Heading inland, the options for summer entertainment don't dry up. It's all wide-open spaces, and the options for summer music entertainment are just as vast as the landscape. From cow town rodeo festivities to the angriest and most disturbing strains of metal imaginable, a few tanks of gas can take concertgoers just about anywhere they'd like to go.
Boise Music Festival
Popular music of every stripe gets a turn at the Boise Music Festival. Pop-rockers Train headline, running through its litany of hits, including 2001's "Drops of Jupiter (Tell Me)." Sir Mix-a-Lot will continue glorifying butts and rapper Sky Blu is unquestionably going to encourage people to "Pop Bottles." Some somber folk music sneaks there, too, with Lee Dewyze, while Kelleigh Bannen's confessional country opens the day's festivities.
Boise, Id. $20-$50.
A metal counterpart to the punk-inspired Vans Warped Tour, the Mayhem Festival, counts bands from each of the genre's far-flung corners. Avenged Sevenfold grinds through its mix of metal and hard rock on the main stage after Korn rages with a hip-hop inflected take on aggressive music. An even more MC-focused troupe, Bodycount, which features rapper turned actor Ice-T, will barrel through a set assured to include its controversial "Cop Killer," while death metal figureheads Cannibal Corpse offers the festival's goriest lyrical take on metal. None of this is for the faint of heart.
Nampa, Id. $49.50 in advance. $55 day of show.
The Summer Music Festival at Roseberry, Idaho
July 17-July 19
Rendering American roots music with West African instruments, including the 21-stringed kora, makes North Carolina's Toubab Krewe an odd fit at most festivals. But its appropriation of standards, like Leadbelly's "In the Pines," suits a bill that includes country and bluegrass artists that would be comfortable at Nashville's Grand Ole Opry. Country band The Black Lillies, bluegrassers Jeff Scroggins and Colorado, as well as the folksy Tony Furtado all render the history of American roots music in contemporary terms.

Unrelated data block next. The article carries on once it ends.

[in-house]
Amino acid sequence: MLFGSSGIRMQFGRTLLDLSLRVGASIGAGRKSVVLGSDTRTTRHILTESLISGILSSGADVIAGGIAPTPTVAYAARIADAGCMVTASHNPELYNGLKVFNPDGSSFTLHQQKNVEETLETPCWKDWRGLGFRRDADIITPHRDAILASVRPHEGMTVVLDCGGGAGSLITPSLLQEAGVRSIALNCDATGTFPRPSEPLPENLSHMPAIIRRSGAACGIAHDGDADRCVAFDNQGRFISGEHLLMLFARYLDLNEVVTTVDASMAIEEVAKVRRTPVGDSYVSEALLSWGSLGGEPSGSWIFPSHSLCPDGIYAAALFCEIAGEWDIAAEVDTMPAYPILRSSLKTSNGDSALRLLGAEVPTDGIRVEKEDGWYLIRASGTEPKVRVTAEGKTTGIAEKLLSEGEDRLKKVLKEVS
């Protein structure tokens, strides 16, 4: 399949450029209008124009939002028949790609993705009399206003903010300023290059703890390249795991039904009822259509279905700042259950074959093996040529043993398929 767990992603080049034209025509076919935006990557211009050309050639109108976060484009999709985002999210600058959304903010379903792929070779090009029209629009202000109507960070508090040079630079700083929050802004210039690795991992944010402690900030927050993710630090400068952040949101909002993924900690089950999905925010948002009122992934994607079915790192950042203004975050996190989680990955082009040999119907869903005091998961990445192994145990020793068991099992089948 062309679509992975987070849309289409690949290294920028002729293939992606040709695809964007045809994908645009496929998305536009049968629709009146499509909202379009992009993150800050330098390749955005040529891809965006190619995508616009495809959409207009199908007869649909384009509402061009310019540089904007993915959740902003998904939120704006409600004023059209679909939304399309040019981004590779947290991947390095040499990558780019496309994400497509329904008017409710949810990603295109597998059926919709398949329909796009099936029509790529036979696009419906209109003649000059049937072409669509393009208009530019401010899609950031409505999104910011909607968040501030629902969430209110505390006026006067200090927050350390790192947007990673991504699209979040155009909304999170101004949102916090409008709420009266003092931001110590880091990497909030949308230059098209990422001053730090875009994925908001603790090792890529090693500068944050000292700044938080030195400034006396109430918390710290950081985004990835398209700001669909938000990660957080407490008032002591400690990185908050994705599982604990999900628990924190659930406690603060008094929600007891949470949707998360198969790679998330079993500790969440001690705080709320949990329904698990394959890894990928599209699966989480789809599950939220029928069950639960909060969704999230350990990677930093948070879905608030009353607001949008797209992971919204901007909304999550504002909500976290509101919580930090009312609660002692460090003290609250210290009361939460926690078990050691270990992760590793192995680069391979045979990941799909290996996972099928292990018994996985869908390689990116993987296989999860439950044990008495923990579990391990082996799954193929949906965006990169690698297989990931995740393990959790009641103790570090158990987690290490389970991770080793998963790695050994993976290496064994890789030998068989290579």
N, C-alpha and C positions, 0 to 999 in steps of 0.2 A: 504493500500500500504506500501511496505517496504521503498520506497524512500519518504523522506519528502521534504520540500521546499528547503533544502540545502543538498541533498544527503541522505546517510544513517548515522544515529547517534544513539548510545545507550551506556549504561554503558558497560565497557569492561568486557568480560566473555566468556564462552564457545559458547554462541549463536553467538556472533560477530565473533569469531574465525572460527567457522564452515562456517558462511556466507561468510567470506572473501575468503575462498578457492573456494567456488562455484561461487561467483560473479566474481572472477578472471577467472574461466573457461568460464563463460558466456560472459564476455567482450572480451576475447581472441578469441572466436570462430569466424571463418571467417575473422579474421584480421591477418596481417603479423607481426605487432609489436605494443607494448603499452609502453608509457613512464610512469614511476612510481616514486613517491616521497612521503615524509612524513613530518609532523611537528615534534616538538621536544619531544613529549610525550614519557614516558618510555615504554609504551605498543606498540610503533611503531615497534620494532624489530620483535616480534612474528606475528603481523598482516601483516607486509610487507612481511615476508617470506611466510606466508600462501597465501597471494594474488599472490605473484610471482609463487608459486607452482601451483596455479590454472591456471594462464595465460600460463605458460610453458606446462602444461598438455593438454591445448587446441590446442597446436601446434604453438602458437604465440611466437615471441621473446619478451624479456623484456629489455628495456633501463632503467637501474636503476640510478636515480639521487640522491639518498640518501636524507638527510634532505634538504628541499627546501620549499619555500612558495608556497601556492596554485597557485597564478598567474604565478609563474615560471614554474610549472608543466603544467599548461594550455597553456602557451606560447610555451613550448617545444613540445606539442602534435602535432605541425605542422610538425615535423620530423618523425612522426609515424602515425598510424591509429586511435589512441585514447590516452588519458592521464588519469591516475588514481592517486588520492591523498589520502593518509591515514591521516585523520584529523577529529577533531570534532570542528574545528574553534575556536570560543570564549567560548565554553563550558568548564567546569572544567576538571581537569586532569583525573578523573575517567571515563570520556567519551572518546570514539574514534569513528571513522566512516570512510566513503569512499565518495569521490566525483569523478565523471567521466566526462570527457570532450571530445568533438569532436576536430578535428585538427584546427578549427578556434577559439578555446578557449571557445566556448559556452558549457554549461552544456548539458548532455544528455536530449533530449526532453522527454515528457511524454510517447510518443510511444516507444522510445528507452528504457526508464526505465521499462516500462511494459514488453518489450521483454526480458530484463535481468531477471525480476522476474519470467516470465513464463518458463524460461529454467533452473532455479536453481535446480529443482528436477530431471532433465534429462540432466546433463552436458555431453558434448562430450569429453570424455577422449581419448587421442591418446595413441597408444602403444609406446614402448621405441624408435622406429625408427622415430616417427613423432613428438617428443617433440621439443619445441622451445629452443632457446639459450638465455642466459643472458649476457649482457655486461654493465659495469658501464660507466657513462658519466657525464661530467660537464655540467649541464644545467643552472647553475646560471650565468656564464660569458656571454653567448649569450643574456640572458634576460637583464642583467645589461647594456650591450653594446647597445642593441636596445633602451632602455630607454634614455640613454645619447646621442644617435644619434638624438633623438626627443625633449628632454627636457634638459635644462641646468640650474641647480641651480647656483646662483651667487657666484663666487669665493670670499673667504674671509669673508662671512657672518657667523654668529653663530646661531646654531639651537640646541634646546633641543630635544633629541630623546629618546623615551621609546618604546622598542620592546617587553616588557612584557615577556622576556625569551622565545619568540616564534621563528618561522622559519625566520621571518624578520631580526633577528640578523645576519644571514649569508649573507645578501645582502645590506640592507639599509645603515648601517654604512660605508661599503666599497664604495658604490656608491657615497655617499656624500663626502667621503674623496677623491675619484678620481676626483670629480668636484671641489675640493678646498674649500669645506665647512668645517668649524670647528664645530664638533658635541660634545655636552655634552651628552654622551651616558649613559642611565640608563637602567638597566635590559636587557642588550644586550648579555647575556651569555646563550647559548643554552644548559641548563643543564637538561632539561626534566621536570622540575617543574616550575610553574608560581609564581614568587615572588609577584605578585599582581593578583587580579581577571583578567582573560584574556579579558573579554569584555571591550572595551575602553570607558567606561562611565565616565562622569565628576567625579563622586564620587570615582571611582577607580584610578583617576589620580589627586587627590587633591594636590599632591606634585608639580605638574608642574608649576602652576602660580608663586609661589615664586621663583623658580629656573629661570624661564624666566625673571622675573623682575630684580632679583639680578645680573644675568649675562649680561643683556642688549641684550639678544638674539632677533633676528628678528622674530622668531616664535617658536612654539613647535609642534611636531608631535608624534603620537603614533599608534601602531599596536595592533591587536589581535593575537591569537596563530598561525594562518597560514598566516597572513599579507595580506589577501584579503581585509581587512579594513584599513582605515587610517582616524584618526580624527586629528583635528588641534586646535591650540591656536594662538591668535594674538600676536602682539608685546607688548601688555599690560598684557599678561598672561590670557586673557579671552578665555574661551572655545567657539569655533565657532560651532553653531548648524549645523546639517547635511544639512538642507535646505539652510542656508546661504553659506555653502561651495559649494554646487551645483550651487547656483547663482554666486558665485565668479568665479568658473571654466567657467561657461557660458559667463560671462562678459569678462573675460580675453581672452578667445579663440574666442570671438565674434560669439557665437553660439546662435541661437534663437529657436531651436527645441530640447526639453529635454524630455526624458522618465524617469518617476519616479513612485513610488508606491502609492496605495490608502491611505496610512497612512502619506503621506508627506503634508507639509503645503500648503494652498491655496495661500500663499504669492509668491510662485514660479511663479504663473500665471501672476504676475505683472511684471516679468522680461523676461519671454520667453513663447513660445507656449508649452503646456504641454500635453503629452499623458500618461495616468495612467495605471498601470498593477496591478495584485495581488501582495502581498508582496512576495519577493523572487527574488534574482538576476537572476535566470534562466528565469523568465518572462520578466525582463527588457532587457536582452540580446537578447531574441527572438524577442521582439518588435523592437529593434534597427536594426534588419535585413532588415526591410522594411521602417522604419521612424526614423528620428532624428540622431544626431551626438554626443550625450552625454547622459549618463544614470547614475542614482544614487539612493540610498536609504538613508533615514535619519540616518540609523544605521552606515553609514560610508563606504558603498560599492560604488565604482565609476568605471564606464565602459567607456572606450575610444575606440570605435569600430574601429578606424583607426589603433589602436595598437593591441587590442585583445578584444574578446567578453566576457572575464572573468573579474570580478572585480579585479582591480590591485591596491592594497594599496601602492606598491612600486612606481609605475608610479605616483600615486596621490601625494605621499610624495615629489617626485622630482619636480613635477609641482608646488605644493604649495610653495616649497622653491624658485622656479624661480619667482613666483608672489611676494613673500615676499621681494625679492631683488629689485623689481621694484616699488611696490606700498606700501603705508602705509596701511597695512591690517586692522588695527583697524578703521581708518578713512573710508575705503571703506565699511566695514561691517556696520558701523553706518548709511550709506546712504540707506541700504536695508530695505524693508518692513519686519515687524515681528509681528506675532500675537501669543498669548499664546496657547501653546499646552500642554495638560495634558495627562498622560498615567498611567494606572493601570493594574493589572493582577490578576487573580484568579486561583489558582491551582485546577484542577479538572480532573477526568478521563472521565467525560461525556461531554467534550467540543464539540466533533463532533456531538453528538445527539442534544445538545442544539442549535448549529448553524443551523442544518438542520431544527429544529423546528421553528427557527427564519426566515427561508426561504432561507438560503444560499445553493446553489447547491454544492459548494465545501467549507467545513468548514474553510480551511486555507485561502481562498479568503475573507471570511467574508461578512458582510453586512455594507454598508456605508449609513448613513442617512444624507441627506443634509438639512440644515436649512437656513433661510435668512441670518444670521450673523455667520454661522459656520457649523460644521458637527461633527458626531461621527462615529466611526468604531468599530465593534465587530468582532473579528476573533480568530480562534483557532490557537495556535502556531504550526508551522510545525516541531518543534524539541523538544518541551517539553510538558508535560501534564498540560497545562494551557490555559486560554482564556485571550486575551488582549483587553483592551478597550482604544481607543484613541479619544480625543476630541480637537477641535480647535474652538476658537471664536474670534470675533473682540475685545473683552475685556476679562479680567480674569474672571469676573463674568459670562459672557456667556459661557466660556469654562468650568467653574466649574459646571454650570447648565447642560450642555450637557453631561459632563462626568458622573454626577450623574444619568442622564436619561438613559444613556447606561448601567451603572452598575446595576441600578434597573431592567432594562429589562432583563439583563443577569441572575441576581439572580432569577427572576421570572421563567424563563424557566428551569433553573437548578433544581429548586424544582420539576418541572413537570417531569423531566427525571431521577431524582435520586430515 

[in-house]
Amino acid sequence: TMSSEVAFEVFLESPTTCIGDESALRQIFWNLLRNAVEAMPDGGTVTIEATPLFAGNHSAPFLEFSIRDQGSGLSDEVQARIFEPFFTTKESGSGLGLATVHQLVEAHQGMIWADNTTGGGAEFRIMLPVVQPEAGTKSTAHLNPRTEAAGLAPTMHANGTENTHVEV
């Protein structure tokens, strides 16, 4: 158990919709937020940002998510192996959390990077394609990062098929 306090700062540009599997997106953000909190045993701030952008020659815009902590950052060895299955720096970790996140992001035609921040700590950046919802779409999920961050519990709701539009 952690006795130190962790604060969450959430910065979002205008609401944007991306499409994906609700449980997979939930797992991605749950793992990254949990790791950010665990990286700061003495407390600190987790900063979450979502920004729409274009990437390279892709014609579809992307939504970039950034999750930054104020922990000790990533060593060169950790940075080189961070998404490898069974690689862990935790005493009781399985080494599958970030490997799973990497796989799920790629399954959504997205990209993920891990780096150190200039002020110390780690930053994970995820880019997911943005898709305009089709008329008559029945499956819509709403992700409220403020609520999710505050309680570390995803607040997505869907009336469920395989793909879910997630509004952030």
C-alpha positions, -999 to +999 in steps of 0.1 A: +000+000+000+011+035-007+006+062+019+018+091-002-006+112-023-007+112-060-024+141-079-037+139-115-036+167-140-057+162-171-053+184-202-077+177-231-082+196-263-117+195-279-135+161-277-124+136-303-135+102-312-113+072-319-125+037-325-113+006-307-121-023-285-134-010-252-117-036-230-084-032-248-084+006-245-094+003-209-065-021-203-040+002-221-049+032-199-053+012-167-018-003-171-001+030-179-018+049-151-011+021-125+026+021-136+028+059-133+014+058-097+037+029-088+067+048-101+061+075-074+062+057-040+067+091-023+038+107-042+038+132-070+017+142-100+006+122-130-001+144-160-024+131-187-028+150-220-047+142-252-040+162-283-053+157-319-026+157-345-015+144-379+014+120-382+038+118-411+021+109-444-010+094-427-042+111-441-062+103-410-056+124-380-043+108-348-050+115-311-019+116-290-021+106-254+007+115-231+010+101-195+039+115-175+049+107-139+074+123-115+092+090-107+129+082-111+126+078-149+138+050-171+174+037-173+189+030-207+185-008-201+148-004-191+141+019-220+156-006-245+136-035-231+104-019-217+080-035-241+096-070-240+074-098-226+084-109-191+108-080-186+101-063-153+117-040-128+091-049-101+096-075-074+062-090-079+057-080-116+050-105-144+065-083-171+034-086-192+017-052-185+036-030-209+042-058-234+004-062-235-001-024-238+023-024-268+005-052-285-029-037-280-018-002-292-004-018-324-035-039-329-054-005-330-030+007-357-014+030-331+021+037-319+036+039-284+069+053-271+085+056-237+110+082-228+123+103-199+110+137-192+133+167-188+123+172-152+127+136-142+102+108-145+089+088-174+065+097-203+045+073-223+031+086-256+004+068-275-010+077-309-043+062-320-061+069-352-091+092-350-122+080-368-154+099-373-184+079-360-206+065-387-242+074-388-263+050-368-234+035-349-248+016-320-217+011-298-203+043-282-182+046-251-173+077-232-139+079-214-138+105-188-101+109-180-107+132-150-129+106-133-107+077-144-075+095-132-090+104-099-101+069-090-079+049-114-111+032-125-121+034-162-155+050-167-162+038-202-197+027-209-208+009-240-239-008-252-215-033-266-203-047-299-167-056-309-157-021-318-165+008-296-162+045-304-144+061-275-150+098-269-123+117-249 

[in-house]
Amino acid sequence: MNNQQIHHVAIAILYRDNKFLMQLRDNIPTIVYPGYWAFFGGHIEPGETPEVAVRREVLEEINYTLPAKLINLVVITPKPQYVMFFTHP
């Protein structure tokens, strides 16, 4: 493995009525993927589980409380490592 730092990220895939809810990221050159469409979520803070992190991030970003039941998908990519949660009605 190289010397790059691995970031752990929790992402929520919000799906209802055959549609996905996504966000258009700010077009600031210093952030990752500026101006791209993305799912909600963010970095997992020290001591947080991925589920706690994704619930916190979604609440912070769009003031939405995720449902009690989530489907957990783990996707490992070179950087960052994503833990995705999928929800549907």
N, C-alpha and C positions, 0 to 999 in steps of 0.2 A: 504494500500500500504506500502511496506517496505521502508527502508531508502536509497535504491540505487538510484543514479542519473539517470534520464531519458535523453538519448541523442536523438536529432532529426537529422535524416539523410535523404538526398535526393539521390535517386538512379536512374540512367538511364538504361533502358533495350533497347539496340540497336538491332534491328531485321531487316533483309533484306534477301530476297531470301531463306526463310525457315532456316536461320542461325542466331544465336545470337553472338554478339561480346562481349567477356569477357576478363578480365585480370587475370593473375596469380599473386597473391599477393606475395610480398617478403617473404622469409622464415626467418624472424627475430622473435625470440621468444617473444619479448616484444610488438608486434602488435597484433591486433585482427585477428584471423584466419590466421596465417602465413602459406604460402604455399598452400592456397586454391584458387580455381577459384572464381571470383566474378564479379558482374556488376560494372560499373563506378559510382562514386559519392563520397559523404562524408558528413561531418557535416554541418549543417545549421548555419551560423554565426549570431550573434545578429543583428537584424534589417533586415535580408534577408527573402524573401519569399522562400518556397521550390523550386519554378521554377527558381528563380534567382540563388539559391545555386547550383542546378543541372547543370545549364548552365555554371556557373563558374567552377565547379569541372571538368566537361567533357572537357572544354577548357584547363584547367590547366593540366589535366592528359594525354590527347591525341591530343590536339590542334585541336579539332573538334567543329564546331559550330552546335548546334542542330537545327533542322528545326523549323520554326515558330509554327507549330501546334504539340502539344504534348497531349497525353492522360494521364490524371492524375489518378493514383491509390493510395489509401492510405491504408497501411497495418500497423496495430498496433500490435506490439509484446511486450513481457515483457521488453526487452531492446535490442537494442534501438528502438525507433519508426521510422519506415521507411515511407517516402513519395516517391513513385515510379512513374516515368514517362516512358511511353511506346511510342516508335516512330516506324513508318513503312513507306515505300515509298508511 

Roseberry, ID. $15-$55.
The Festival at Sandpoint
Aug. 7-Aug. 17
Set near Lake Pend Oreille, one of the largest and deepest lakes in the United States, anthem-prone folk-rock upstarts The Head and the Heart appears alongside the California-based, bluegrass and pop-infused Nickel Creek. Contrasting with those more bucolic acts—and the lakeside setting—are a pair of New Orleans ensembles. Trombone Shorty merges NOLA big band instrumentation with a dash of soul singing, while versatile percussionist Stanton Moore and his besotted funk act, Galactic, inject the proceedings with some extended, jazzy explorations. There's even a family concert Aug. 10 and a fireworks finale soundtracked by the Spokane Symphony Orchestra on Aug. 17.
Sandpoint, Id. $6-$64.95
Sept. 6-Sept. 13
Get a country dose of barrel racing, steer roping and bull riding along with thousands of belt-buckled fans at one of Oregon's best-known rodeos. There's a historical pageant, tracing settlers' interactions with native cultures, too. The 104-year-old event isn't just a draw for its competitions and parades, though. Veteran Nashville songwriting duo Big and Rich serve as the Round-Up's headliner this year, relating tried and true country stories with an added bit of comedic flair. Opening for the duo, Texas native Cowboy Troy merges country swagger with a hip-hop delivery. Let'er buck!